Tag Archives: annulment in Illinois

IL divorce lawyerPeople make mistakes and sometimes, that mistake is marrying the wrong person. When one or both people think getting married was a mistake, they often wonder if they can obtain an annulment instead of going through the complicated process of divorce. Couples are more inclined to think this when they have been married for a very short period of time.

Annulments are only available in very limited situations in Illinois. However, for couples that are ineligible for an annulment, there is another option that is sometimes a possibility. That is a joint simplified dissolution of marriage. So, what are the differences, and how does a couple qualify for either? Find out below.

Eligibility for an Annulment

The Illinois statutes do not actually refer to the word ‘annulment.’ Instead, the term ‘declaration of invalidity of marriage is used. To declare a marriage invalid is to say that it is void and essentially makes it as though the marriage never happened. Declaring a marriage invalid is only done under certain circumstances, which include:

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IL divorce lawyerSometimes a person that is married wants out of the relationship, but they do not want to get a divorce. In some cases, a person’s religious beliefs prevent them from getting a divorce, but there are many reasons a person may wish to annul their marriage. Although annulments are granted in Illinois courts, this method of dissolving a marriage has specific requirements and when those are not met, a couple must go through the divorce process to end their marriage. Although the process of annulling a marriage is vastly different from the divorce process, anyone wishing to obtain an annulment should still speak to an Illinois family lawyer.

The Difference Between Divorce and Annulment

Many people think that divorce and annulment both mean the same thing because each of these terms refers to the end of a marriage. However, they do each have their differences.

When a couple gets an annulment, it is as though the marriage never happened because it was not legal in the first place. It is for this reason that an annulment is known as a “Declaration of Invalidity Marriage” under Illinois law.

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Illinois marriage laws, Illinois divorce attorneyAs an ongoing project of the Illinois State Archives and the Illinois Genealogical Society, those interested in researching the civil unions of their ancestors can visit the homepage of the Illinois Secretary of State to view marriage records as far back as 1763. Although it appears that the concept of marriage has always been alive and well throughout the ages, it does leave one wondering how many of these marriages either dissolved in some form of divorce or lasted a lifetime until death do they part? The latter is most likely the correct assumption.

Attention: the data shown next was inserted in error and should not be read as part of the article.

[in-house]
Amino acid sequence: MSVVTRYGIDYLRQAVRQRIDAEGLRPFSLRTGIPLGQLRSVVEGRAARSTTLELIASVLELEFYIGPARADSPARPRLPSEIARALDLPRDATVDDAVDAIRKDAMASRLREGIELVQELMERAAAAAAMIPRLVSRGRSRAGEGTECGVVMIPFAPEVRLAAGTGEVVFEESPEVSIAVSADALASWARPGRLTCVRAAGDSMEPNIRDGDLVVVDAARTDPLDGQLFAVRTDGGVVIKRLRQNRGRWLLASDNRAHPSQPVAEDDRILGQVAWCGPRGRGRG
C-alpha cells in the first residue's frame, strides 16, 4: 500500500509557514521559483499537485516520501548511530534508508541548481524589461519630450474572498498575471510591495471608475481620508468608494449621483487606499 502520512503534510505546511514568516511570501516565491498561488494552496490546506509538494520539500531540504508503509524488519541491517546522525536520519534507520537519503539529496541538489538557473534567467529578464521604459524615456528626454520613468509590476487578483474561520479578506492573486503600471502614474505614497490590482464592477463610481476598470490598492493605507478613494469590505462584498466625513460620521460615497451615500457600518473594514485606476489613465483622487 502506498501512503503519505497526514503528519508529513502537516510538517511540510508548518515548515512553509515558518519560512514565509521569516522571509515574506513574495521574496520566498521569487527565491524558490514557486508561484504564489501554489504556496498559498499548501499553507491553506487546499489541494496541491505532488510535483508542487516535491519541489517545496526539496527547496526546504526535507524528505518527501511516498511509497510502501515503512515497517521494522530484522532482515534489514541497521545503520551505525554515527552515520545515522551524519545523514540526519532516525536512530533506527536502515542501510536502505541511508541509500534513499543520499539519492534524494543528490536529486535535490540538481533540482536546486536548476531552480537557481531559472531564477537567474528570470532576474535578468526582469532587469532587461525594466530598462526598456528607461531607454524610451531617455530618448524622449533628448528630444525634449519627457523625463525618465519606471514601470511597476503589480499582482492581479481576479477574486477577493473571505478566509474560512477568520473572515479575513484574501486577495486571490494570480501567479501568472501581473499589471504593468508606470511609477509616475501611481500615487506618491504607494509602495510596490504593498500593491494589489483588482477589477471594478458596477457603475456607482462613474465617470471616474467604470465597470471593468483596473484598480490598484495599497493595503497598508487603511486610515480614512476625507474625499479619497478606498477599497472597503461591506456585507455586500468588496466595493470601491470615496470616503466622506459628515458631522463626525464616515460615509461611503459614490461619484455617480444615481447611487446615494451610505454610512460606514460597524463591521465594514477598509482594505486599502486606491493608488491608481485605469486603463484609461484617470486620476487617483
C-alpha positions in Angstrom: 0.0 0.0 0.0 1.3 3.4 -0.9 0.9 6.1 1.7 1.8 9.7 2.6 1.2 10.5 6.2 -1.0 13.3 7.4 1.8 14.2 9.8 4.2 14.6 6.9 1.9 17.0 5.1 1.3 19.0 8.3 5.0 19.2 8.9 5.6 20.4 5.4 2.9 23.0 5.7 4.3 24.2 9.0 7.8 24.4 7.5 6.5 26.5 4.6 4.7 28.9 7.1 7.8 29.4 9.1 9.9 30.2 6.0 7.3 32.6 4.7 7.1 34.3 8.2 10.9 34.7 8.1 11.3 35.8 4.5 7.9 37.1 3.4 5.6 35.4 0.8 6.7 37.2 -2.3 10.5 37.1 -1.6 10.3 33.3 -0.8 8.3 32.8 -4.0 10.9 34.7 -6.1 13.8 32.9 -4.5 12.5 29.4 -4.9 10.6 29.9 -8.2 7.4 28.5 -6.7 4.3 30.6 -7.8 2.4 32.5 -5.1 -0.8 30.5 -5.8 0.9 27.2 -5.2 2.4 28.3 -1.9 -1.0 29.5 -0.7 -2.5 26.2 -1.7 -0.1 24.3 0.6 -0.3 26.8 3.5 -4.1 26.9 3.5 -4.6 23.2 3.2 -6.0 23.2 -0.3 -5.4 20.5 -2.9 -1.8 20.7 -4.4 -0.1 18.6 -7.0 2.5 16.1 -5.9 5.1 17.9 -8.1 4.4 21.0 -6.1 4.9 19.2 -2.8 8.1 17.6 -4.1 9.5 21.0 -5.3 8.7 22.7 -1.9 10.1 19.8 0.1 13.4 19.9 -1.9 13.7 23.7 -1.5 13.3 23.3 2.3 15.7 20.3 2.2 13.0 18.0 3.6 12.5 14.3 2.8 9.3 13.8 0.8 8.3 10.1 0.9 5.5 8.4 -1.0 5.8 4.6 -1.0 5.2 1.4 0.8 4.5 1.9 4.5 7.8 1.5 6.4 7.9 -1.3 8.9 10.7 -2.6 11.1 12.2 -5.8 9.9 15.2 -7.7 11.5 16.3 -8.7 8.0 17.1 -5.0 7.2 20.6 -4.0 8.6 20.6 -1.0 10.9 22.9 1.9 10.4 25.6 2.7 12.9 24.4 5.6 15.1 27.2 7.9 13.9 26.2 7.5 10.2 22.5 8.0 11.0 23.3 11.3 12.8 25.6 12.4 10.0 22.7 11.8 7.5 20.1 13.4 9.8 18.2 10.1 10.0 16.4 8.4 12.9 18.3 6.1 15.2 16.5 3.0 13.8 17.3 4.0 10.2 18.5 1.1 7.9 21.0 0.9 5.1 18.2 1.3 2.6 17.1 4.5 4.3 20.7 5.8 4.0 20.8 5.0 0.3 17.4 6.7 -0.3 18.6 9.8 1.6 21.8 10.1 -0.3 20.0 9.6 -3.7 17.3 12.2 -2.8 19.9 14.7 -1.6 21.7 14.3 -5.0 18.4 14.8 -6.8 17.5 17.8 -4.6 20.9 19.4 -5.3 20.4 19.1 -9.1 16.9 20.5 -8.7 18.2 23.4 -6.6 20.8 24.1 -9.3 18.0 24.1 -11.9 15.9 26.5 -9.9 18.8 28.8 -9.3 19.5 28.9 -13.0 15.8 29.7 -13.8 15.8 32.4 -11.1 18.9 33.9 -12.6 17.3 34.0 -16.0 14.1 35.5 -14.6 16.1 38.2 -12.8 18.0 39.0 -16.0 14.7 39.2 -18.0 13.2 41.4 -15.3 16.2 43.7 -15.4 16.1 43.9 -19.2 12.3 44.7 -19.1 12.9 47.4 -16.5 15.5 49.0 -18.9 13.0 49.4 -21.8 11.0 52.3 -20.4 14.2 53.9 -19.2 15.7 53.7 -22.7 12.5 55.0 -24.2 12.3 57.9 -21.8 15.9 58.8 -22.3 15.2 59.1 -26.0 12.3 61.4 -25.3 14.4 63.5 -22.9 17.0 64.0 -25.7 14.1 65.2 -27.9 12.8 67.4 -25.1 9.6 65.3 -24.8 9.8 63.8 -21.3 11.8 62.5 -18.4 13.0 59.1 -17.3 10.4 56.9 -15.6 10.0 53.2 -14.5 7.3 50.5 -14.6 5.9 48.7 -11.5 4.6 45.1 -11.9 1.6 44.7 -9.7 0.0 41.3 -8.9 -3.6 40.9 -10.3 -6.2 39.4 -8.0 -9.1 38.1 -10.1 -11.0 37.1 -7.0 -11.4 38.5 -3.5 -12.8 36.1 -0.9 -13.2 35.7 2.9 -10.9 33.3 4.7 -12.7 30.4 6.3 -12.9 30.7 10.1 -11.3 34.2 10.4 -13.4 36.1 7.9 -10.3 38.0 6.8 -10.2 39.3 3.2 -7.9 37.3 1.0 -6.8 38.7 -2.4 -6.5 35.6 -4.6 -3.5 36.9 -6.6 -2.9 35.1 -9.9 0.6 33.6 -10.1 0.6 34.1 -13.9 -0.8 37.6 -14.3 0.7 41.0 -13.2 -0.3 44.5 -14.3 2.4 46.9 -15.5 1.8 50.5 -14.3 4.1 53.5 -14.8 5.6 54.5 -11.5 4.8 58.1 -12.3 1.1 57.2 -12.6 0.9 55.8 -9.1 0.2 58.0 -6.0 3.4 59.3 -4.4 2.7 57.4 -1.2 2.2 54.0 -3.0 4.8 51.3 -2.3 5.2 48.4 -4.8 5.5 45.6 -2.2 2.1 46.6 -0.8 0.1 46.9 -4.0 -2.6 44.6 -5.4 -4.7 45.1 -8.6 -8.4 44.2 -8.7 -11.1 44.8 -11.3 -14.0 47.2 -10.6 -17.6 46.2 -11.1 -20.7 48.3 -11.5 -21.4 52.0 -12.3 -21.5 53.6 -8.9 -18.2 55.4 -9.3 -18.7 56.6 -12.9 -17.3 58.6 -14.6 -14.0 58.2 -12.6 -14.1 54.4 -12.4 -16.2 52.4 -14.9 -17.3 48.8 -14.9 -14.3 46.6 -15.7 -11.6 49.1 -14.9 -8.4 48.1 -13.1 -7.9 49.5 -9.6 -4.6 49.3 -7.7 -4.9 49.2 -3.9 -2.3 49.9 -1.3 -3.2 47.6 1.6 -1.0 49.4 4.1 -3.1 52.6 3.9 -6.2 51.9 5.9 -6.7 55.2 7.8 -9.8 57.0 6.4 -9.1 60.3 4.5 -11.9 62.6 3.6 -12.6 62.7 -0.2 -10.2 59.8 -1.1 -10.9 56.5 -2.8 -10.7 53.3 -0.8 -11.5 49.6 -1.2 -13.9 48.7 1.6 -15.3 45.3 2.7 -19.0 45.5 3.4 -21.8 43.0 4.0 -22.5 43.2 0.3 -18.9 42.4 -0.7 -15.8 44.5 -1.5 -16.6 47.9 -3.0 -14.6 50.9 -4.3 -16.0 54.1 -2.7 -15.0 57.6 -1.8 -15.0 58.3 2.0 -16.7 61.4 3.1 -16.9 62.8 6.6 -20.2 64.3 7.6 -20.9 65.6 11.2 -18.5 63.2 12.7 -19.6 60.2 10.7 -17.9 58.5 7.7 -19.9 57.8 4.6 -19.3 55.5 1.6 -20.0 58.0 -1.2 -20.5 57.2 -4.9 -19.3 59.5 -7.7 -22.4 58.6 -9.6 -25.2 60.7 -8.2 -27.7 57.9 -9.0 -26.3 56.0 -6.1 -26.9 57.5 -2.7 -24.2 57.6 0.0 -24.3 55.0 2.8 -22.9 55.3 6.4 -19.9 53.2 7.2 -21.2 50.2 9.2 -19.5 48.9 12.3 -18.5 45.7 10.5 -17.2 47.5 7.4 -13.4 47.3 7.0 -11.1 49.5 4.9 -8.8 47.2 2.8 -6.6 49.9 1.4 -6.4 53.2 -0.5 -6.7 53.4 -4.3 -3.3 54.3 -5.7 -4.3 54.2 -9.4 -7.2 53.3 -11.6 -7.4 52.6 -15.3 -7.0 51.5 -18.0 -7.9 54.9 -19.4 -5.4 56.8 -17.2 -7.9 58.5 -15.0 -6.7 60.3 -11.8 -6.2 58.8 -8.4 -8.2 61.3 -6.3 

In the 1700’s and even more so in the earlier days of man, women feared what could happen if they dared to escape their marital bonds as the cost was high. During this time, the wife, as well as all children, were considered the inherent property of the husband and if scorned, the women could be left desolate. Often the wife’s family would also distance themselves from her plight as they would side with the husband’s side of the family either to safeguard relationships with grandchildren or they were financially beholden to the husband. The vast majority of these wandering women were lost to prostitution, starvation, or death by their own hand.

These dire circumstances could be avoided and a divorce or annulment granted if it could be proven to the courts that either the husband or wife committed adultery or if the marriage was not consummated.

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b2ap3_thumbnail_time-limit-annulment-illinois.jpgCommon sense would make you think an annulment—which declares the marriage never existed—would be simpler, but this is not necessarily true. Divorce is by far simpler to obtain since irreconcilable differences can be used as the grounds in most cases. Beginning in 2016, irreconcilable differences will be the only grounds available for any divorce in Illinois.

Are There Time Limits On The Grounds For Annulment In Illinois?

Yes. 750 ILCS 5/302

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bigamy and annulment, Illinois divorce lawyerDo not try this, because if you are the spouse guilty of bigamy (a crime in Illinois), it is a Class 4 felony. Illinois law (720 ILCS 5/11-45) states the following regarding bigamy and marrying a bigamist:

(a) Bigamy. A person commits bigamy when that person has a husband or wife and subsequently knowingly marries another...

(c) Sentence. Bigamy is a Class 4 felony. Marrying a bigamist is a Class A misdemeanor.

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